Indians, Dictatorships and Democracies
Several South American nations have recently made transitions from dictatorship to democracy. Human rights and development groups have applauded as the military governments of Argentina, Bolivia, Brazil and Uruguay turned power over to elected officials. It is important to note, however, that the democratization of Latin America's southern cone does not necessarily solve the problems suffered by local indigenous groups. Despite the good intentions of new governments, national development continues to exploit the resources of indigenous peoples and often creates pressures on Indians to organize as interest groups in bureaucratic, power politics.
Indians and non-Indians alike suffered abuses of military regimes. In addition to the "dirty wars" waged against each state's population, military leaders expropriated national resources and usurped international loans for their personal enrichment. In conjunction with the weak positions in bad inter economies, this destroyed the countries' economic infrastructures, reduced the economic power of the civilian population and stalled national development.
With the recent return to democracy, international corporations have renewed interest in investments in the southern cone and Western banks and governments have lifted lending restrictions with the governments. In Brazil, Bolivia and Argentina, newly available investment capital has reinvigorated previously stagnant frontiers in lowland forest areas. In Argentina, US economic assistance has increased from almost nothing in 1981 to $700 million in 1986. As a result, forest clearing, intensive agriculture and land settlement have increased pressures on indigenous groups.
Unlike military regimes that often acted at the expense of the middle and upper-middle classes, democratic governments depend on these non-Indian groups to provide the votes for elections and capital for national development. Therefore, democratic governments often have incentives to form entrepreneurial alliances that are to the detriment of indigenous peoples' land and forests.
While economic development creates problems, the means for defending Indians' interests in a democratic environment forces indigenous groups to organize in a manner that is often in conflict with indigenous social organization. Elected representation, majority rule and interest-group politics are often unfamiliar to indigenous groups and, not uncommonly, in conflict with indigenous social and political relations.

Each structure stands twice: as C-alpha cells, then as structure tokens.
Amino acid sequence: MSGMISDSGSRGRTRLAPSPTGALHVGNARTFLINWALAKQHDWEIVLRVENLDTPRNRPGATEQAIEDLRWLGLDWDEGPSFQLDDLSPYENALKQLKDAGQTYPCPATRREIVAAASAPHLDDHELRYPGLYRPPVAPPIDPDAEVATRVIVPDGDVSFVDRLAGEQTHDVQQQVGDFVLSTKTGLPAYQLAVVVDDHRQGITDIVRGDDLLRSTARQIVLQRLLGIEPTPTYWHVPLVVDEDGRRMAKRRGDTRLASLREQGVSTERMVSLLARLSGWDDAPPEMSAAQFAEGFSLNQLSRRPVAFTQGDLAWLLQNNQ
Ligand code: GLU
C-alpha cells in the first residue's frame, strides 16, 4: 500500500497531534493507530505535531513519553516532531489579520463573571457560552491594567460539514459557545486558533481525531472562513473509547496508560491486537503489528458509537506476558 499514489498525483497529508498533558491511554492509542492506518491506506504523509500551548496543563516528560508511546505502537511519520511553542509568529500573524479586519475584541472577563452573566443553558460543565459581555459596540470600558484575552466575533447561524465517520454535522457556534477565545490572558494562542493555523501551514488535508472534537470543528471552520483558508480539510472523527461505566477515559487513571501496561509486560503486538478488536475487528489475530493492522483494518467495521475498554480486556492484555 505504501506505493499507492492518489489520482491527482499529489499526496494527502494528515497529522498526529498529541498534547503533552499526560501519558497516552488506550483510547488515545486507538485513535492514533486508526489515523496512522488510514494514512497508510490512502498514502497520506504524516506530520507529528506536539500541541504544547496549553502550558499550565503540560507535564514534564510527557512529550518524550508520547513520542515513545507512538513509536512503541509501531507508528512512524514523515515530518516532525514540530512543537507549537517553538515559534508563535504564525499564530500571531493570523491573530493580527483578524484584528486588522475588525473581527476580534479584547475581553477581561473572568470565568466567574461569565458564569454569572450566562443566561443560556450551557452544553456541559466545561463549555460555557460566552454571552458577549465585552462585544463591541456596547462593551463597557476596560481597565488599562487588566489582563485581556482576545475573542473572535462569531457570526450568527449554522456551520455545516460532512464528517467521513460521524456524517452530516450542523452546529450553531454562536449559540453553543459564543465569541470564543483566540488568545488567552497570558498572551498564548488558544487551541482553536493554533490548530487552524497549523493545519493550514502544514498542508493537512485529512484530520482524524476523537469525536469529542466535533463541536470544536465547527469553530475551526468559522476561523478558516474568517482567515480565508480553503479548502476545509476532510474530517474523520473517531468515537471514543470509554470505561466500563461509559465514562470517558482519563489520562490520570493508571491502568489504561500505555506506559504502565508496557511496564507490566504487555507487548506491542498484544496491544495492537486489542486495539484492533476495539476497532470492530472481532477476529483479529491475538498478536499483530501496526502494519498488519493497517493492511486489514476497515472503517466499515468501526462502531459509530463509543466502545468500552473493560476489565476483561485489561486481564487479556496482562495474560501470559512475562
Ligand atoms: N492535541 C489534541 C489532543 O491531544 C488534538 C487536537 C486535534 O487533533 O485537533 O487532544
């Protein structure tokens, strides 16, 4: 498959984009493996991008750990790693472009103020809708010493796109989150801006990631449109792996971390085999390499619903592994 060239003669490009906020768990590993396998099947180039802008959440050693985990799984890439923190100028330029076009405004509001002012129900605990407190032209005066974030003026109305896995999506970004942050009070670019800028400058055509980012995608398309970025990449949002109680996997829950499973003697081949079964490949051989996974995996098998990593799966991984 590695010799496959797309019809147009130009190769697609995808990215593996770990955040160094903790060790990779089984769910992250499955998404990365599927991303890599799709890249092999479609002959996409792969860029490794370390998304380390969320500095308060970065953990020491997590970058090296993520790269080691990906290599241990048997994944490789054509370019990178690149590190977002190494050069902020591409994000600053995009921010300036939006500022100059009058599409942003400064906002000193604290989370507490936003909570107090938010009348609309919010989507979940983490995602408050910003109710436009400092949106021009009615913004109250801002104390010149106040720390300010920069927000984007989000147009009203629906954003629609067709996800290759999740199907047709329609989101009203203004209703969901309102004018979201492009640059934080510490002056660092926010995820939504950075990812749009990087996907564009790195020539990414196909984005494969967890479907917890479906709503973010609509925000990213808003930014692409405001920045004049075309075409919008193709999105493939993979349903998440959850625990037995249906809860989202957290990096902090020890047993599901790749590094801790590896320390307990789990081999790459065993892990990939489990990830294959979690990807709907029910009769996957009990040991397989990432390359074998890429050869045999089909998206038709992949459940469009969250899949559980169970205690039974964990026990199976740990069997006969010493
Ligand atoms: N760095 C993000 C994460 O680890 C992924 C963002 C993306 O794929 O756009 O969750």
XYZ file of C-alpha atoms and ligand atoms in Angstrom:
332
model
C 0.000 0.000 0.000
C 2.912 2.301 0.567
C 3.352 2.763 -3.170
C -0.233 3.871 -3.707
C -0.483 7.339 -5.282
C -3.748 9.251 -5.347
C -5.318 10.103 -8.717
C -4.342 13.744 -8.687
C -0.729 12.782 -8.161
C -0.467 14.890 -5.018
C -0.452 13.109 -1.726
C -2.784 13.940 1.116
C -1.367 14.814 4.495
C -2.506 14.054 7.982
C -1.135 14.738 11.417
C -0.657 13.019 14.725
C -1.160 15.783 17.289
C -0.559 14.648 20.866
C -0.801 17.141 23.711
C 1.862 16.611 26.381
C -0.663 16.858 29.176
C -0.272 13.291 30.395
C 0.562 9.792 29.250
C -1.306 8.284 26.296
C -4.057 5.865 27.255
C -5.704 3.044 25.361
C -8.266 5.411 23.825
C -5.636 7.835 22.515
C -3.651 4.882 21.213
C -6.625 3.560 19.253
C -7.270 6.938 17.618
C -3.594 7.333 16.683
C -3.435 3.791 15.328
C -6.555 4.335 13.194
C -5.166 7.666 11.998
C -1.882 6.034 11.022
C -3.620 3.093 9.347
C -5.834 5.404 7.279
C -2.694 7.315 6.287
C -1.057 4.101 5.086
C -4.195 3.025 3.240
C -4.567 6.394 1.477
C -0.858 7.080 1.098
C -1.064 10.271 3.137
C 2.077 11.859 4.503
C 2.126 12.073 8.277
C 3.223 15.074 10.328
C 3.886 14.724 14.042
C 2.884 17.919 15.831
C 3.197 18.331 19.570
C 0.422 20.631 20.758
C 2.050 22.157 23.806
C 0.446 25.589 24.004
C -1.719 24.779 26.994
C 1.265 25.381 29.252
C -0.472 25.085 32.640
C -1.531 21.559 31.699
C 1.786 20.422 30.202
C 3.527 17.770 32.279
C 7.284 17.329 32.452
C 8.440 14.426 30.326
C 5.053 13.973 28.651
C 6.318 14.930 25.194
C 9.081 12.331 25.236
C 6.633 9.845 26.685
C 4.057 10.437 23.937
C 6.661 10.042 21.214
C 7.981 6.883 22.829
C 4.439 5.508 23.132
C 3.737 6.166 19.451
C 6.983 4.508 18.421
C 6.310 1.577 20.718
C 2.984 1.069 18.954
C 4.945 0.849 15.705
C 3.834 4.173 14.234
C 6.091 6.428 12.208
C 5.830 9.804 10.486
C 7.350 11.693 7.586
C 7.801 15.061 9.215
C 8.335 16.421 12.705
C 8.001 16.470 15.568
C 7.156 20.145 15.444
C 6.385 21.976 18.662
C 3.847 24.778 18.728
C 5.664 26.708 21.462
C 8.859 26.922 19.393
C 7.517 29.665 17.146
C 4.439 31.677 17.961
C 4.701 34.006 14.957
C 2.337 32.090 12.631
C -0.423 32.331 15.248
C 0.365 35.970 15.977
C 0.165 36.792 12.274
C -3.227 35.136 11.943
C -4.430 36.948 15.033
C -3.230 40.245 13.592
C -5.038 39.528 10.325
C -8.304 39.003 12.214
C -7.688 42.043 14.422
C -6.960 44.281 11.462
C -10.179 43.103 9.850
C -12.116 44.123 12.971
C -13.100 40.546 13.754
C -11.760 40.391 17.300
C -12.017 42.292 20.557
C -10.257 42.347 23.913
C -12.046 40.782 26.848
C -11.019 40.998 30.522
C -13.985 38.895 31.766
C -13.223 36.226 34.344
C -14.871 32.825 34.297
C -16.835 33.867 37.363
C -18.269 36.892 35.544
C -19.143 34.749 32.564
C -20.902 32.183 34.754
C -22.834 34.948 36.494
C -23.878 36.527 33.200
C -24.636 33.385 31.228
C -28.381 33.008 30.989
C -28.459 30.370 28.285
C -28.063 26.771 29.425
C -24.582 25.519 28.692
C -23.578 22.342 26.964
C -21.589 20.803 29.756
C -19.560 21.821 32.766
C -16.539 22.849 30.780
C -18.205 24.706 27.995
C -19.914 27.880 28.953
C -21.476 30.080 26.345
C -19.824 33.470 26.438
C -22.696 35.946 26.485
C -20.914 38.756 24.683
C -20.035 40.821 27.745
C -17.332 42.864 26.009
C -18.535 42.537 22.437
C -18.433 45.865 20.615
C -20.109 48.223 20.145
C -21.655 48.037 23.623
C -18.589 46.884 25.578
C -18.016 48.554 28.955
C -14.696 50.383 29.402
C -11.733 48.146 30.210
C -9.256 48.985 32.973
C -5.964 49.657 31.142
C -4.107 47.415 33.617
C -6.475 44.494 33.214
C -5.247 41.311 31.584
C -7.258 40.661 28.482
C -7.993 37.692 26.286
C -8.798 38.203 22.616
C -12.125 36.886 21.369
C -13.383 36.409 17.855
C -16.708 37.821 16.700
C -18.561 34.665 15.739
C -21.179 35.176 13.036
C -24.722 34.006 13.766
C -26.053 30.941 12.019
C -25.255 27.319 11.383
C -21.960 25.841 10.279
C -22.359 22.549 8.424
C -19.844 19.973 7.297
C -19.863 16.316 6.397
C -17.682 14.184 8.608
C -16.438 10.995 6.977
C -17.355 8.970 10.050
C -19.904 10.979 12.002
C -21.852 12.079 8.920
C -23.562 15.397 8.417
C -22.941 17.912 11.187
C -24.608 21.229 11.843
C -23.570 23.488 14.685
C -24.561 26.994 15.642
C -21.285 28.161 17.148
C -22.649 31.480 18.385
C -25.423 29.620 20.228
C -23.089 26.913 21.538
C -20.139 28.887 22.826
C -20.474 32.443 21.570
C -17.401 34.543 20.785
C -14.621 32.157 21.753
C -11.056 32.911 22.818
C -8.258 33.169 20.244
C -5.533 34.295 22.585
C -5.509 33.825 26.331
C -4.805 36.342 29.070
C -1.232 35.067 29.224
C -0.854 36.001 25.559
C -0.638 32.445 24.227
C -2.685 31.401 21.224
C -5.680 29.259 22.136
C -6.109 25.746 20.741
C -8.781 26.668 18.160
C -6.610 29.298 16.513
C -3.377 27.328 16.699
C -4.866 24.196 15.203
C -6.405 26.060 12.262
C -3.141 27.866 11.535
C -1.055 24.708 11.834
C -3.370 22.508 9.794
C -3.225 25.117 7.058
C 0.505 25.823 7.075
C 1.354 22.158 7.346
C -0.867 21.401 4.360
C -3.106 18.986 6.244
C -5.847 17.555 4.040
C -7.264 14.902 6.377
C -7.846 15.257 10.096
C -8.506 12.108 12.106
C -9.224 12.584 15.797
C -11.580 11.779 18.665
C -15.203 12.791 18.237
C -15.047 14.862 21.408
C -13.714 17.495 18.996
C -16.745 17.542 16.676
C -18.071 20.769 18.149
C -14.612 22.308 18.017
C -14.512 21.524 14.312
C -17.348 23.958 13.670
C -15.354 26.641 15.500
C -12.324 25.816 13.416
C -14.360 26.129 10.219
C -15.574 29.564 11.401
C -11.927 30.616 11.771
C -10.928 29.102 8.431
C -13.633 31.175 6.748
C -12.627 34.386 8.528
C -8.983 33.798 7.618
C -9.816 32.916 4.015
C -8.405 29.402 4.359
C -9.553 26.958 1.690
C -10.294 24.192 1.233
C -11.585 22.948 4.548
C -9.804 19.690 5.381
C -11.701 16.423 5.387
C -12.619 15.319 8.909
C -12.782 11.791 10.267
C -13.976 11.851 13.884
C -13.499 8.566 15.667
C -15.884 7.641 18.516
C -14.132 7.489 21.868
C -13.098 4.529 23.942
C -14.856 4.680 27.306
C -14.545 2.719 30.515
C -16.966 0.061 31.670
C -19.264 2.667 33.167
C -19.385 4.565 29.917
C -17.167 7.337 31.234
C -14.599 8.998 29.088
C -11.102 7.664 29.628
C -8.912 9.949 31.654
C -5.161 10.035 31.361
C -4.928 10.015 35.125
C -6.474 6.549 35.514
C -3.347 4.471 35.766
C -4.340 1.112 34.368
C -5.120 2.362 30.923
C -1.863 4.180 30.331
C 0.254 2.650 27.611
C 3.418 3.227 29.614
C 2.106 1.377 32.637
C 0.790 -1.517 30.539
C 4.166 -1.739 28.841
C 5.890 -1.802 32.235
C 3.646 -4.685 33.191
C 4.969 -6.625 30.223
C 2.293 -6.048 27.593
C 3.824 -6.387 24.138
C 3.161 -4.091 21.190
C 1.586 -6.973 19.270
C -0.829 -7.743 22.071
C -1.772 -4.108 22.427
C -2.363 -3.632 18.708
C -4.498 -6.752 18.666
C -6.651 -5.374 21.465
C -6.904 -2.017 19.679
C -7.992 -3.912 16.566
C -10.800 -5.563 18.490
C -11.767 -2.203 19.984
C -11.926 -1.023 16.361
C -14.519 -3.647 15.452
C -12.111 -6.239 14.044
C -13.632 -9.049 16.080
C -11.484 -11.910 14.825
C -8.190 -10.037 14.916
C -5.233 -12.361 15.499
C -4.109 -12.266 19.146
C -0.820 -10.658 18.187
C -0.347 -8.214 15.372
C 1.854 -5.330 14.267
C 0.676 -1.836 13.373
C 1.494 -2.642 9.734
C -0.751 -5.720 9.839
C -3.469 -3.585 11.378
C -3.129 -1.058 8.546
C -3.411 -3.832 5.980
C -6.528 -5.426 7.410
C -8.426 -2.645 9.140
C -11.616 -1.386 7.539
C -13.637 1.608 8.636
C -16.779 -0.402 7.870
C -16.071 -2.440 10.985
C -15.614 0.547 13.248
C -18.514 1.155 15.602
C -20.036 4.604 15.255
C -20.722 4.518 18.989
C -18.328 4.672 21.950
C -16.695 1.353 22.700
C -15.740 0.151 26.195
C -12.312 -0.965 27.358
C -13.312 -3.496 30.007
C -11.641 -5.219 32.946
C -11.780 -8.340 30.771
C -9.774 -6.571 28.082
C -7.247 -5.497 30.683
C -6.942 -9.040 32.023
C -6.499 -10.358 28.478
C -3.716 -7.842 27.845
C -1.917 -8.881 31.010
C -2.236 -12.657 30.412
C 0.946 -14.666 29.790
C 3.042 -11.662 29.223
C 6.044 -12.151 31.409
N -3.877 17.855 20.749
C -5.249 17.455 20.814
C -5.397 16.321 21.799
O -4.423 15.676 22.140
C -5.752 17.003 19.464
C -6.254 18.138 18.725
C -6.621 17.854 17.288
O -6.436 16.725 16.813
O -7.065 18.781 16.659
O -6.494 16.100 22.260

The return to a democratic system of government in Argentina, for example, has forced Toba and Mataco Indian groups of the Chaco province to declare themselves in league with the national government of President Alfonsin, or with the Peronist party which is dominant in the region. Indians are a significant portion of the local population and, with a return to democratic rule, they have some influence in provincial politics. This influence, however, is won at the expense of traditional indigenous leaders who rarely desire, and even more rarely attain the skills necessary to move in regional political circles. Moreover, these gains demand that the Indians form alliances with a party whose interests are marginal to Indians' interests. These parties, in turn, draw Indians into national debates that have little to do with Indians' local concerns. In some cases, alignment with local parties alienates Indians from the nationally dominant party. This can have far reaching, negative implications.
Although democratic governments create new problems for indigenous peoples, there is evidence that the governments are searching for creative solutions to the numerous problems faced by indigenous peoples. Reports suggest that the Argentine government is considering setting aside a large area of the Chaco scrub forests, in exchange for forgiveness of some of its international debt. This impenetrable is the habitat of the Toba and Mataco Indians. The plan could restrict cattle ranching and cotton production, while preserving the Indians' rights to traditional hunting and fishing. In return for holding this land in trust, a portion of the country's international debt would be forgiven by multinational banks.
The expanding democratic dialogues in the southern cone can, perhaps, provide long-term solutions to serious conflicts in increasingly complex societies. In this process, however, it should not be necessary to demand that indigenous groups and small-scale societies conform to the structure and methods of imperfect party and interest group politics. Given a choice, groups will choose a different and more effective means to integrate themselves into national and international systems. More effective, indigenous forms of political organization should be encouraged, even supported, in these newly democratic states.
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